The government's concerns revolved around notions of equal treatment - those consumers who don't have the cash on hand when they need to fill their gas tanks should not be punished for paying by credit card.
The MPC brought up the issue of surcharges in its letter to the Judiciary Committee task force. Although MasterCard and Visa have insisted publicly merchants are allowed to offer discounts to customers who pay by cash rather than by card, the MPC argued that behind the scenes merchants who want to do so are undermined.
"[C]redit card companies rules make cash discounts extremely difficult to offer," wrote the MPC. "Visa, in particular, has attempted to characterize some cash discounts as a prohibited surcharge on credit card use and has threatened some merchants with fines of $5,000 a day for offering cash discounts."
Perhaps there is an element of truth in this statement, but it seems a bit disingenuous to suggest Visa and MasterCard are the sole reasons why merchants don't surcharge card-paying customers. One of the first lessons I learned in this business is merchants want to sell stuff, and the easier they can make it for consumers the better. Over the years this has meant adding credit cards, debit cards, prepaid cards and other instruments to the payments mix.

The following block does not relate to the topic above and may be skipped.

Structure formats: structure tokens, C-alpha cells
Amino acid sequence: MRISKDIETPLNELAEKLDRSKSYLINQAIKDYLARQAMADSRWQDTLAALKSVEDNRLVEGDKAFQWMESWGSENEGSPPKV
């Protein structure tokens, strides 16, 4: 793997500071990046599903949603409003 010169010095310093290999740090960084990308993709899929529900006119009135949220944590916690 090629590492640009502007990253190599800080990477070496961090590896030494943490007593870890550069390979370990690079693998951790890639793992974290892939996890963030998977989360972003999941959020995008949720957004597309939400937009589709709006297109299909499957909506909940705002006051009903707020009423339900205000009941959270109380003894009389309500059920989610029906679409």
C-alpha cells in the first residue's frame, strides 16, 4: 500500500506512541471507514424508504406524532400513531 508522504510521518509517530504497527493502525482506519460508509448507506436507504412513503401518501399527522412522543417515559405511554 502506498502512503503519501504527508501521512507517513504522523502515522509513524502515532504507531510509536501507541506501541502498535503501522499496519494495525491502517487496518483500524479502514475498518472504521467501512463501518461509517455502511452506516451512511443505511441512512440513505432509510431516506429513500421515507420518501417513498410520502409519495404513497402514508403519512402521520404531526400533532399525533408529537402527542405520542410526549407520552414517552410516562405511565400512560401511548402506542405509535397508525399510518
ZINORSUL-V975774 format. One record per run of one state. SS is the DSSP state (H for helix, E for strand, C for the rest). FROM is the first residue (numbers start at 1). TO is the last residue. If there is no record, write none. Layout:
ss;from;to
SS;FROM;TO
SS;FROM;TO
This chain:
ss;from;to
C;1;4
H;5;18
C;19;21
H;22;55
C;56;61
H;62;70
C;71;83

I suspect merchants fear that by making one payment method more expensive than another they may chase off customers. That may happen, but it's a cost of doing business, just like interchange.
Patti Murphy is Senior Editor of The Green Sheet and President of The Takoma Group. E-mail her at firstname.lastname@example.org.